The seductive thing about our "if onlys" is that there is a bit of plausibility in all of them. We do live in a fallen world. We all face hardships of various kinds. We all have been sinned against in a variety of ways. None of us ever lived in ideal circumstances or in perfect relationships. The world is a broken place and we have all been touched in many ways by its brokenness. Yet, the "if only" lifestyle tends to say, "My biggest problem in life exist outside of me and not inside of me."

In Psalm 51 David says something very radical. It is counter-intuitive to a culture that tends to say that we all are the result of what our experience has made us. David says, "Surely I have been a sinner from birth, sinful from the time my mother conceived me." David is saying that his greatest problem in all of life is not the result of what he has suffered in the situations and relationships of his life. Rather, David is saying that his biggest problem is internal and was there before he had any of these experiences! And David gives this deep and internal problem a name, sin. How humbling!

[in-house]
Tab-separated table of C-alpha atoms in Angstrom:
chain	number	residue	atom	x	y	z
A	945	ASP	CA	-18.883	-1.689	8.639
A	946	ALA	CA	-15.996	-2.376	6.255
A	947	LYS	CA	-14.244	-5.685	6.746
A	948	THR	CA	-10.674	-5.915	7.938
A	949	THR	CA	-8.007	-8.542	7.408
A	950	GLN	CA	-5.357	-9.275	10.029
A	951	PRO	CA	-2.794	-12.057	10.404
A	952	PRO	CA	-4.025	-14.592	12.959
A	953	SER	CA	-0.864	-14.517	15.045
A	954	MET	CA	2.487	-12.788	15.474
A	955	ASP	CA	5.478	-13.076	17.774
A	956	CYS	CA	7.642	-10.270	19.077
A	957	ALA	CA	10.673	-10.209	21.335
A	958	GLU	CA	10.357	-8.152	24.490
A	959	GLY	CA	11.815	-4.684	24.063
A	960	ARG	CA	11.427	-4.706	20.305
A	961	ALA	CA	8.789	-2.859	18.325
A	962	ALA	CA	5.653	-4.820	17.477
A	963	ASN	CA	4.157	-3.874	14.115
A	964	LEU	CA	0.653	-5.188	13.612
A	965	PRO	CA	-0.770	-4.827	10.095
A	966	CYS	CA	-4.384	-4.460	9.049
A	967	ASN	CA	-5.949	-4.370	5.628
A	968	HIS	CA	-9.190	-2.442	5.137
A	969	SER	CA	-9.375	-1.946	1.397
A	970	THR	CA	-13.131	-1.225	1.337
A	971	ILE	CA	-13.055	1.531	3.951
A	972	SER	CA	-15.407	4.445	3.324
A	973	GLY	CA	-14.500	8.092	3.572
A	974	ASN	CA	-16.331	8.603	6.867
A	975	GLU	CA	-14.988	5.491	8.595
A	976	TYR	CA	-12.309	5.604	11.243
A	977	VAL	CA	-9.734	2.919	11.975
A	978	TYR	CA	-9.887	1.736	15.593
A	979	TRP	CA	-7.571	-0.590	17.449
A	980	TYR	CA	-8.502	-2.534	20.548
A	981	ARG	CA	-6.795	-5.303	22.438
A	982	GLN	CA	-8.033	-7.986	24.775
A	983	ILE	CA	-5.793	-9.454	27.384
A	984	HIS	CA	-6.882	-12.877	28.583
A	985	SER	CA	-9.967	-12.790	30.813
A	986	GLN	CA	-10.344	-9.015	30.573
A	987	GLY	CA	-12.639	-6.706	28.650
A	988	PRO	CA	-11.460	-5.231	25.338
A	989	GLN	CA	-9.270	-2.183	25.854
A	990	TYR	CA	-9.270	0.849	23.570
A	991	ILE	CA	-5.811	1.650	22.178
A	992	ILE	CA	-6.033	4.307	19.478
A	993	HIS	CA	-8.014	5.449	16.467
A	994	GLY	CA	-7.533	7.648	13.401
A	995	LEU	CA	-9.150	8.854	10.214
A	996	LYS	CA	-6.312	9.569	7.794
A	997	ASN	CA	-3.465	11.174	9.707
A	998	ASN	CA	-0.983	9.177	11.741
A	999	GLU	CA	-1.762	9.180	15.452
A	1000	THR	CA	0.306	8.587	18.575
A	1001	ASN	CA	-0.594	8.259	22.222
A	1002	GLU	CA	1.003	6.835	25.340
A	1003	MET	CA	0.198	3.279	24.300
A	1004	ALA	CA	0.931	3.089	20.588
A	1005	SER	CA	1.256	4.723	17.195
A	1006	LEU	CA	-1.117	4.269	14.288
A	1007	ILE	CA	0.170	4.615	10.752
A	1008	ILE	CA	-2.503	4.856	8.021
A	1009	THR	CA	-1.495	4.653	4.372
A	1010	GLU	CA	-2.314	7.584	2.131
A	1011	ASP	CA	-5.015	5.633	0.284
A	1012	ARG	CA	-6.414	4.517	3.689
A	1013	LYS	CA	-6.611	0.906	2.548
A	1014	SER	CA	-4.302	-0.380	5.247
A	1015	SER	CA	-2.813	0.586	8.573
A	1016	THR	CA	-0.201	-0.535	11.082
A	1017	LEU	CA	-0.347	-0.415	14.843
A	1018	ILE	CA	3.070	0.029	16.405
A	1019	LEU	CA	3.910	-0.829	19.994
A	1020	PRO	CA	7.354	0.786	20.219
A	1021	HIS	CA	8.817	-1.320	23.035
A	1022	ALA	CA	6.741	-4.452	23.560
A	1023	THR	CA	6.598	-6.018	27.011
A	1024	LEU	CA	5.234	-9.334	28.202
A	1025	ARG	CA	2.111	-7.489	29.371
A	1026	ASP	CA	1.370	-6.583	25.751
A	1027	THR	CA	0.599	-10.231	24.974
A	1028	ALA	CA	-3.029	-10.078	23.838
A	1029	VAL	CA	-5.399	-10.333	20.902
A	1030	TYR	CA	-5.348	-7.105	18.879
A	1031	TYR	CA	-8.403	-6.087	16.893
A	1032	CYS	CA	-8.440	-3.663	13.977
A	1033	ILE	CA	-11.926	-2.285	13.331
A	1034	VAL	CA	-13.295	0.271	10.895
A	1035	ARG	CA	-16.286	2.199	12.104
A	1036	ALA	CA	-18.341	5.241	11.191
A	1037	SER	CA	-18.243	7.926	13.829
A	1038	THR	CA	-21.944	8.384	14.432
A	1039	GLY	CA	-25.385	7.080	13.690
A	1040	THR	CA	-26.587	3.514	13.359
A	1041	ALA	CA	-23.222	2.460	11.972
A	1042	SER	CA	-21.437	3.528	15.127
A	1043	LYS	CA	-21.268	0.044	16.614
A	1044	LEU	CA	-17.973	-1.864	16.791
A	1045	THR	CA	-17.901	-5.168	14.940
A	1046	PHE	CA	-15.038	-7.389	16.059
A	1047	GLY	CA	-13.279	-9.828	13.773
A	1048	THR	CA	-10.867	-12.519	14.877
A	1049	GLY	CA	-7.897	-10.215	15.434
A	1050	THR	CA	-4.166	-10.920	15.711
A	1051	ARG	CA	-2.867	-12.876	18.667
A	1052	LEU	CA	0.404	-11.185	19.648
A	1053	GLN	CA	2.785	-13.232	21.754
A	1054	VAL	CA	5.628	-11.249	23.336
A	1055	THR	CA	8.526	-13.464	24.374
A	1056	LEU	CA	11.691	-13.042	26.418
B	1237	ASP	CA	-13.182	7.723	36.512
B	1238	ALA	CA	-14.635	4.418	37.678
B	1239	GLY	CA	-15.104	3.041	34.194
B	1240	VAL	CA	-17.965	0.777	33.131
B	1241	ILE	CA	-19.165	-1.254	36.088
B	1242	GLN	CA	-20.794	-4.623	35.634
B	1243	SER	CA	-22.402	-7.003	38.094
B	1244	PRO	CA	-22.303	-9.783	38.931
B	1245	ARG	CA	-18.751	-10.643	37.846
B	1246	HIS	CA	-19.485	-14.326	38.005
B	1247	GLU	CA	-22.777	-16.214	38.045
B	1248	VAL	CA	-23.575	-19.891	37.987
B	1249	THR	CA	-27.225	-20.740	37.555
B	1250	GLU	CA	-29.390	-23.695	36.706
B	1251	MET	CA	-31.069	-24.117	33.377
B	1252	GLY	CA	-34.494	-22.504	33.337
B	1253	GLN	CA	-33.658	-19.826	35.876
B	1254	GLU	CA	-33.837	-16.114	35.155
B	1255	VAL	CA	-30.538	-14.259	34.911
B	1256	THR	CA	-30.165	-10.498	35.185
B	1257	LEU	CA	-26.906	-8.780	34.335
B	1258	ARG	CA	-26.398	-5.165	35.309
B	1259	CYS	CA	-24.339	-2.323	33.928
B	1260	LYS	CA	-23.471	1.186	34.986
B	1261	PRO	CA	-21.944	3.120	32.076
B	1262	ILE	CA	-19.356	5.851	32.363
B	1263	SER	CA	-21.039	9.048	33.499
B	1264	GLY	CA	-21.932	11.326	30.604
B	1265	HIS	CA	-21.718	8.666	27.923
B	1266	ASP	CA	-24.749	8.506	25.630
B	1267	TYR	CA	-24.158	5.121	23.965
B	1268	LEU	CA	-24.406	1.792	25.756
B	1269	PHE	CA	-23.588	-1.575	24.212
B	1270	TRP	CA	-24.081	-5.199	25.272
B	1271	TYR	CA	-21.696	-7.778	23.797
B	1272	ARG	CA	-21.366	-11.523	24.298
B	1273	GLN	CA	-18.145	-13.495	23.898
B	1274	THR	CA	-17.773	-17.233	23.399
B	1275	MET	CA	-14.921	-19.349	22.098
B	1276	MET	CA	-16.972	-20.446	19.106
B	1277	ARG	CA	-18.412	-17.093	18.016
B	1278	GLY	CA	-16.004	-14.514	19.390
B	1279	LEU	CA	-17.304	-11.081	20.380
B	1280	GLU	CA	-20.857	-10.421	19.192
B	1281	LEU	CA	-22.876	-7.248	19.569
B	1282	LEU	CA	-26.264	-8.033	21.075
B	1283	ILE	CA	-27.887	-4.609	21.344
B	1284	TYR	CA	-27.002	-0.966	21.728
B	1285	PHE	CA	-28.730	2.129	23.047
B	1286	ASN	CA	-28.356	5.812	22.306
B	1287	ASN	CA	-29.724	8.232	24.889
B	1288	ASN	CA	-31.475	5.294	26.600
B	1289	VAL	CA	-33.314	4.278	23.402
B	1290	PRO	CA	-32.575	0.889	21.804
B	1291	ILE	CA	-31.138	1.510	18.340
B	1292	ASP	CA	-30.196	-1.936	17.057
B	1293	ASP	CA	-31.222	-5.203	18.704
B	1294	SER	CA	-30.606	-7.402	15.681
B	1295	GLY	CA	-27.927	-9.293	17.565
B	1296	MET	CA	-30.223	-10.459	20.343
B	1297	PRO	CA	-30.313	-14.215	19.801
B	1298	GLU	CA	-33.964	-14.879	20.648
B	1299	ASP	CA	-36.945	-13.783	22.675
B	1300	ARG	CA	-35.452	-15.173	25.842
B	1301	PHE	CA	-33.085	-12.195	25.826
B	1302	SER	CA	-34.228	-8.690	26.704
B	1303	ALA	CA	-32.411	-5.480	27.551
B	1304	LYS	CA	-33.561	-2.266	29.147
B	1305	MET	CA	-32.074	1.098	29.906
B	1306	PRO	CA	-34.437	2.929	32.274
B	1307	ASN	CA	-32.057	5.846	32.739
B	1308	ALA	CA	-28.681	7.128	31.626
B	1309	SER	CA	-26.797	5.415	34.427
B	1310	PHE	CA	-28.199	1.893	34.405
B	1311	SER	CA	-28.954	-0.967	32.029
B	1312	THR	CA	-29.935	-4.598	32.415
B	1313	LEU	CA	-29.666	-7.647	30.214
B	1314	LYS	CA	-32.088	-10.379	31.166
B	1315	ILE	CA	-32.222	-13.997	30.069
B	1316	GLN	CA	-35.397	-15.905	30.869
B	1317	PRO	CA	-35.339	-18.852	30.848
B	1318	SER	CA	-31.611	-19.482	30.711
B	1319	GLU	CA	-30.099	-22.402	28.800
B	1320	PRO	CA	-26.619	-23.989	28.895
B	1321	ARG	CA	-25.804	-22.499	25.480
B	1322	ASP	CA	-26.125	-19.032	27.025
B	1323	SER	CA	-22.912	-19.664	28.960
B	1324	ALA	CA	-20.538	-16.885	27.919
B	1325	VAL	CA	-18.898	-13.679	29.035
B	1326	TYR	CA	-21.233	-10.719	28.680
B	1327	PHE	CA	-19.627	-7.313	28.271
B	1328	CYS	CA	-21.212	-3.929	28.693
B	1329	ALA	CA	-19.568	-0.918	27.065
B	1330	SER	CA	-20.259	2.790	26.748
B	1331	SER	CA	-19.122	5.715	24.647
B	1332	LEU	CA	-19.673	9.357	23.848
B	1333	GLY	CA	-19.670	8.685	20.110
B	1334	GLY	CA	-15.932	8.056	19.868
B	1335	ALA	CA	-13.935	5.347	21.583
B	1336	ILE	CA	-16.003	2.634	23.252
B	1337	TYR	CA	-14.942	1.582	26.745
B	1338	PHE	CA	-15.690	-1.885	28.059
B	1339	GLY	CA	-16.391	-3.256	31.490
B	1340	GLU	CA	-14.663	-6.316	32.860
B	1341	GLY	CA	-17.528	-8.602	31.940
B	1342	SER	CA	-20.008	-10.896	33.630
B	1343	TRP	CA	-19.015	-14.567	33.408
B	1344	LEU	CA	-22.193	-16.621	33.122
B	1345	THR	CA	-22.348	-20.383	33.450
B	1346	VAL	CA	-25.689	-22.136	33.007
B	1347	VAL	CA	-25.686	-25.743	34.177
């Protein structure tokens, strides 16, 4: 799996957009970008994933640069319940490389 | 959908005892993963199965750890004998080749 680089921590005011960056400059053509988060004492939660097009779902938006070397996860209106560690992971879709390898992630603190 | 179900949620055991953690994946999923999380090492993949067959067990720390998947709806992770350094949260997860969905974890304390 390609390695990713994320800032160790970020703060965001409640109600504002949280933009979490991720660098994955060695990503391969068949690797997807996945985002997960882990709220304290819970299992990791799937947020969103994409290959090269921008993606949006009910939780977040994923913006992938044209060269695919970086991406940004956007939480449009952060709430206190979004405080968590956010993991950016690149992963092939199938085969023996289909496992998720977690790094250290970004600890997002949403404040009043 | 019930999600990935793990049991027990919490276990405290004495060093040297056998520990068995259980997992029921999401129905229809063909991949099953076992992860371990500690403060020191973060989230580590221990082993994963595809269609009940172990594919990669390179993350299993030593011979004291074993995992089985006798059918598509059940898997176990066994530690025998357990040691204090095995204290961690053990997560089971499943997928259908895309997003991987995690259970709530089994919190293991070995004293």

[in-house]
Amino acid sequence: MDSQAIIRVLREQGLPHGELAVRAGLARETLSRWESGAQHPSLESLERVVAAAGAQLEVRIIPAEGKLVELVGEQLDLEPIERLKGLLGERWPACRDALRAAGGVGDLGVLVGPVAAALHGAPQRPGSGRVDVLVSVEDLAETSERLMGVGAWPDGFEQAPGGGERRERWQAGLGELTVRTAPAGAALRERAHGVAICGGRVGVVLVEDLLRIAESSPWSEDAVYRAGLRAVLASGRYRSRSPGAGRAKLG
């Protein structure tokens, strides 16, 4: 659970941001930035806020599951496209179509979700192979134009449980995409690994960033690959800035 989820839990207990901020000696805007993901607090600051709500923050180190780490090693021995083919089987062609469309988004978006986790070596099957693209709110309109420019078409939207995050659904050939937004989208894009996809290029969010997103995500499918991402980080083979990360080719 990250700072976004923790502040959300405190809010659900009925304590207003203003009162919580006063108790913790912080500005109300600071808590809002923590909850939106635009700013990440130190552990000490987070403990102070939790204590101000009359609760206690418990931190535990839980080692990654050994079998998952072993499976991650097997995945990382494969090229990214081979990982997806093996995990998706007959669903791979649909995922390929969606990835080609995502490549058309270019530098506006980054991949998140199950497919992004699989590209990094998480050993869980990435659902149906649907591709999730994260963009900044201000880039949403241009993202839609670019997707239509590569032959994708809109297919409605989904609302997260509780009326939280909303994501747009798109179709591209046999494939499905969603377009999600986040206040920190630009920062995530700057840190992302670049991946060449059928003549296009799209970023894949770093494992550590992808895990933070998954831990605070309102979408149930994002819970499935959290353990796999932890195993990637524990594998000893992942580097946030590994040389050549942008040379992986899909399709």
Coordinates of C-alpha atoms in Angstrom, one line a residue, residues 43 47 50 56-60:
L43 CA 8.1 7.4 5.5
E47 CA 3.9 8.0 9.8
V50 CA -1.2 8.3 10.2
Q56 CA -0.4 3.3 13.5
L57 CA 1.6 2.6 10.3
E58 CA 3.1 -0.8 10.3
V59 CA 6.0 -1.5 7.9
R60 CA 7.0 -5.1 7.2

Think about it this way. It is the evil that is inside of you that either magnetizes you to the evil outside of you or causes you to deal with the evil outside of you in a way that is wrong. It is only when you begin to accept that your greatest problem in all of life is not what has happened or been done to you, that you begin to get excited about the rescuing grace of Jesus Christ. It is only when you begin to accept that your greatest need is something you came into the world with, that you will begin to hunger for the help that only God can give you. It is only then that you begin to hunger for more than changes of situation and relationship. It is only then that you begin to accept the most radical and personally liberating truth that you could ever conceive. What is that truth? It is that what you and I really need to be rescued from is us! We are the biggest danger to us. That is why God offers us the gorgeous promise of his grace which has the power to change us from the inside out.

Are you embracing that promise or are you still saying, "If only..."